Opec to meet in the shadow of a stalling oil market
Prices have slipped below $40 a barrel for the first time since June as demand falters
It was meant to be the week when Opec nations gathered in Baghdad to celebrate the cartel’s six decades as a dominant force in global oil markets.
Instead, Opec and its allies will convene online and reflect on whether the coronavirus has thwarted their best efforts to keep the market afloat.
After reviving crude prices from an unprecedented collapse over the spring, Opec is seeing the recovery stall and fuel demand falter as the deadly pandemic surges again. Prices slipped below $40 a barrel last week for the first time since June.
On Thursday, Saudi Arabia and Russia — the leading members of the alliance — will chair a monitoring meeting to assess whether the vast production cuts, which they started easing in August, are still staving off an oil glut. New signs of exporters reneging on the deal aren’t helping.
“There were some major assumptions built in on where demand and the recovery would be now, and it just hasn’t happened,” said Mohammad Darwazah, an analyst at research firm Medley Global Advisors. “If I’m Opec and if I’m Saudi Arabia, I would be concerned.”
The relapse is a source of acute financial distress for Opec nations, from poorer members such as Nigeria and Venezuela — which need crude prices far above current levels to cover government spending — all the way up to wealthy Gulf monarchies such as Kuwait.
Riyadh and Moscow had expected that a resumption in global economic activity, combined with the supply curbs, would sharply deplete the hoard of surplus oil inventory accumulated during lockdowns. But there are growing signs the market isn’t tightening so fast.
The peak holiday driving season has passed in the US, yet rush-hour traffic is still sparse and crude inventories are stubbornly high. In India, the third-biggest consumer, transport fuel sales remained 20% below year-ago levels last month. Even in China, where refiners binged on crude at the height of the crisis, buying has slowed.
Trading houses are hiring oil tankers on long-term contracts once again to store surplus barrels.
And Libya, which is exempt from the output cuts because of a civil war that’s all but shut down its oil industry, may resume exports soon, according to US officials. The North African country’s production has slumped to less than 100,000 barrels a day from 1.1-million at the end of last year.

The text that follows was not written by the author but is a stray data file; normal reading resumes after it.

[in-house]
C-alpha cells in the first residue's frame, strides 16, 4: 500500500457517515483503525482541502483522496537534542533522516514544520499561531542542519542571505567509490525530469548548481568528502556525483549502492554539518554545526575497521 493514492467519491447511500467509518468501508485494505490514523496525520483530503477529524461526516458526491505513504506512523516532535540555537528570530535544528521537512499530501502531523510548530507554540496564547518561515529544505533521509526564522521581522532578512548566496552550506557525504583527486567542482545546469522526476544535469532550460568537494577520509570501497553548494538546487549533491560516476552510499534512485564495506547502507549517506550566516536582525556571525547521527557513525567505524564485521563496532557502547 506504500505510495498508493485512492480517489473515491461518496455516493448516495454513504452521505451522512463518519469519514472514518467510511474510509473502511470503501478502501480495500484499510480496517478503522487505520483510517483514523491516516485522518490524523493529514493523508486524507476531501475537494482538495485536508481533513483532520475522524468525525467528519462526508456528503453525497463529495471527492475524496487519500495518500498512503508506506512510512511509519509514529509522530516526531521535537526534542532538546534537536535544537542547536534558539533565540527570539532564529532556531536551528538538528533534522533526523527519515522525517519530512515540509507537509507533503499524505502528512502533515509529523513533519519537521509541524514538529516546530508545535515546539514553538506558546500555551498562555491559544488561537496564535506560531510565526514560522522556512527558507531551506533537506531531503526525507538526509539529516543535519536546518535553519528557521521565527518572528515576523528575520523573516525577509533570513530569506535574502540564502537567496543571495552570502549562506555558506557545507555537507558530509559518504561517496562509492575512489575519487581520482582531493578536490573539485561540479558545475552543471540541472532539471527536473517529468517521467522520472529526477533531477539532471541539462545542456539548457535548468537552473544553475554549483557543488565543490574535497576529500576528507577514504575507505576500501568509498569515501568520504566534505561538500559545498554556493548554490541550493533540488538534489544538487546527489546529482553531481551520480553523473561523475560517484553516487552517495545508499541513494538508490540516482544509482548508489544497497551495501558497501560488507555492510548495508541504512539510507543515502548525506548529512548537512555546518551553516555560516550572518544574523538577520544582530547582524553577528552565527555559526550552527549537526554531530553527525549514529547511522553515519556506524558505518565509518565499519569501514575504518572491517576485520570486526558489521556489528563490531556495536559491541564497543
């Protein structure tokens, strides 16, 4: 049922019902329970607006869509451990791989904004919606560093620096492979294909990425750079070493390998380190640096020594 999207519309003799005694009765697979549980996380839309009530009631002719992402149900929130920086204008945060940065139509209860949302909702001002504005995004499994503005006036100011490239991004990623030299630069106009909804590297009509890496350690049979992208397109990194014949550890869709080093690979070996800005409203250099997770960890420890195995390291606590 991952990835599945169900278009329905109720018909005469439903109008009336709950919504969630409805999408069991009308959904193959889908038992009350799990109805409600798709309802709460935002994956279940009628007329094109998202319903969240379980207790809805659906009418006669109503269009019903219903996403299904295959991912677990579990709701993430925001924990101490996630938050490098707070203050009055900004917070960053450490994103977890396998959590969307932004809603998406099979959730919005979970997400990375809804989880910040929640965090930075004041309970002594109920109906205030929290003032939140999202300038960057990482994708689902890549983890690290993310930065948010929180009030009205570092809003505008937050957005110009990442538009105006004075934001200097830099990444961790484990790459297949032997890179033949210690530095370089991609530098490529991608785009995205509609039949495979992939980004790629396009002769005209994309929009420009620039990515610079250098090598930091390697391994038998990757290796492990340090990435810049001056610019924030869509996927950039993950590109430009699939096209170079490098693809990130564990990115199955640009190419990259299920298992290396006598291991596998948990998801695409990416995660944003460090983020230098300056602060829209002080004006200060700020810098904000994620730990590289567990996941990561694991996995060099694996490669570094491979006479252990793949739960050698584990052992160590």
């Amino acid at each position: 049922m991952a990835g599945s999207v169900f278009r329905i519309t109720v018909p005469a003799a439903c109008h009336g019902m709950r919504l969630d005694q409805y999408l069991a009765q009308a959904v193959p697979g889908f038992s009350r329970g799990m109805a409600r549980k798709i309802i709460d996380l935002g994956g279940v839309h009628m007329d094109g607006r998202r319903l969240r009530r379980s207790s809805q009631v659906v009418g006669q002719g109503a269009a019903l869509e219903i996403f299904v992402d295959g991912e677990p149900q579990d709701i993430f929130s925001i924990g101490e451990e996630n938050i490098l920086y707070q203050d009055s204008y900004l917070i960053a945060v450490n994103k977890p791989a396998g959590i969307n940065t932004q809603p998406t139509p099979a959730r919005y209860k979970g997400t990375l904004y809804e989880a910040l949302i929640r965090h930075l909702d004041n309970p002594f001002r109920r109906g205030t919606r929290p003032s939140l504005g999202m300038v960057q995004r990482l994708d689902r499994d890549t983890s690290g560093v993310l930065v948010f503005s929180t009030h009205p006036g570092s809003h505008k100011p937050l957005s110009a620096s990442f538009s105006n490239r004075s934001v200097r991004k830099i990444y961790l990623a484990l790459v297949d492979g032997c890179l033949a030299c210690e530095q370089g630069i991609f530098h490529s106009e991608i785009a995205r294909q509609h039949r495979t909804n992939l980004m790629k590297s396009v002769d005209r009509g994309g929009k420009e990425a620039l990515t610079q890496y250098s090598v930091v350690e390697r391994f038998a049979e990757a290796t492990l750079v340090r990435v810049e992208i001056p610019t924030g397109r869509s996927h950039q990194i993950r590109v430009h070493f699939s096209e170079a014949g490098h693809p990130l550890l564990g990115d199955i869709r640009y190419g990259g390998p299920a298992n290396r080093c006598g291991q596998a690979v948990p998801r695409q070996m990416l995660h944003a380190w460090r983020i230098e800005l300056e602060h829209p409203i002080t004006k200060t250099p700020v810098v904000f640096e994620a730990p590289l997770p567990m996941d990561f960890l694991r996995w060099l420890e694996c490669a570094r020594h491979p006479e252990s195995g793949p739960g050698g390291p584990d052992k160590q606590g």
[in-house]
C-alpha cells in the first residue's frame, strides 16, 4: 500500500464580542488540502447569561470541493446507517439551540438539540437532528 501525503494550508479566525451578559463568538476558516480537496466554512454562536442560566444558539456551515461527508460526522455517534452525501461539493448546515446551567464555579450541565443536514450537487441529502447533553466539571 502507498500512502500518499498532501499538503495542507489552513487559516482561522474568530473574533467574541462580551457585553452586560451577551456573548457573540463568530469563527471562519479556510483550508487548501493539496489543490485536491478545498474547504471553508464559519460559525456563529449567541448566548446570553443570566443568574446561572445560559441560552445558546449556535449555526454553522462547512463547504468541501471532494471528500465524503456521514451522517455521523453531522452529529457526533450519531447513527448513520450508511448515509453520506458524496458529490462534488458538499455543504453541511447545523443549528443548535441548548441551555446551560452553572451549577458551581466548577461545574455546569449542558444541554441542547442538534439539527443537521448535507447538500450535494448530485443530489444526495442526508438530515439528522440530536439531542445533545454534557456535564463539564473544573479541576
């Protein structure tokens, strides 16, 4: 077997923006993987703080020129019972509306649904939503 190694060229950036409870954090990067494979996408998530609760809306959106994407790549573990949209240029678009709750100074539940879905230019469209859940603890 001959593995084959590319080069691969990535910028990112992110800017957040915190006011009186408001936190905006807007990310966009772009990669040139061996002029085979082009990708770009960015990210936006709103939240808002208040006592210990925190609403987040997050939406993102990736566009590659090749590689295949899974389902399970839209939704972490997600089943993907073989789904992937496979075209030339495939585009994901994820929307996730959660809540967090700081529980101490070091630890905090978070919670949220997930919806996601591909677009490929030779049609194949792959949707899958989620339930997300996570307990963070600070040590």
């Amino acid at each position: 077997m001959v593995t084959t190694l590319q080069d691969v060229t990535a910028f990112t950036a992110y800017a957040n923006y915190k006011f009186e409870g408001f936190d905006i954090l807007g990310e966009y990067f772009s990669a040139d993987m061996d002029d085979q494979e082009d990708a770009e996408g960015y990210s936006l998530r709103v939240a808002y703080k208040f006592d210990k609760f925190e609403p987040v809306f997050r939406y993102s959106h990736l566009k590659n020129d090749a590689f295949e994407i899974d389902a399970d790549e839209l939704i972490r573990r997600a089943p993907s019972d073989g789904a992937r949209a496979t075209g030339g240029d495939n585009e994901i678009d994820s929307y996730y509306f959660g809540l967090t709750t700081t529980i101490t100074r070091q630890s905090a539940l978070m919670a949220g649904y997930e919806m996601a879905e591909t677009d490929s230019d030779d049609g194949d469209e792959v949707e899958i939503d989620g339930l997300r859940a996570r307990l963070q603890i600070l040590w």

The downturn isn’t yet severe enough for Opec to reimpose the full output cutbacks made in the second quarter, according to Helima Croft, head of commodity strategy at RBC Capital Markets. After tapering the cuts last month from 9.7-million barrels a day to 7.7-million, a sense of inertia means there will be a “high bar” for any new action, she said.
“For the men who reside in the palaces and the presidential halls, there is a price at which they make a panicked phone call,” said Croft. “The question is, what is the price?”
In theory, Opec’s task should get easier next quarter as demand for winter fuels kicks in and a gradually mending global economy rekindles the need for road and aviation fuels, data from the International Energy Agency in Paris shows.
But as the outlook continues to darken, the Saudis may choose to underscore their readiness to act.
“We expect a strong statement that if markets continue to weaken, the producer group will be prepared to trim output further,” said Ed Morse, head of commodities research at Citigroup.
In the meantime, the kingdom will press on with its mission to enforce rigorous implementation of the curbs.
Saudi energy minister Prince Abdulaziz bin Salman has achieved an unusual degree of success in this area, bringing habitual quota violators such as Iraq and Nigeria to heel by assigning them “compensation cuts” to make up for earlier cheating.
The two countries have so far implemented only a fraction of those extra curbs, and Baghdad is expected to seek more time to deliver the rest. Nonetheless, the punishment itself has apparently spurred them to previously unseen levels of compliance with the original quotas.
Just as they toe the line, Riyadh is encountering a new challenge from an unexpected quarter. The United Arab Emirates (UAE), traditionally a staunch ally, has admitted to flouting its limits by roughly 20%, while promising to correct the error. Export data from consultants such as Petro-Logistics and Kpler indicate the UAE’s transgression could be many times bigger.
The Saudis are likely to try to discreetly address the misbehaviour of their Gulf partner, which for now appears a minor blemish in an otherwise well-executed strategy, said Croft.
The bigger issue is whether Opec responds promptly enough if the deterioration in oil demand continues. “Judged on compliance, I think they could take a victory lap,” she said. “The real challenge is — is the organisation nimble enough? If this really does stall out, how fast can they react?”
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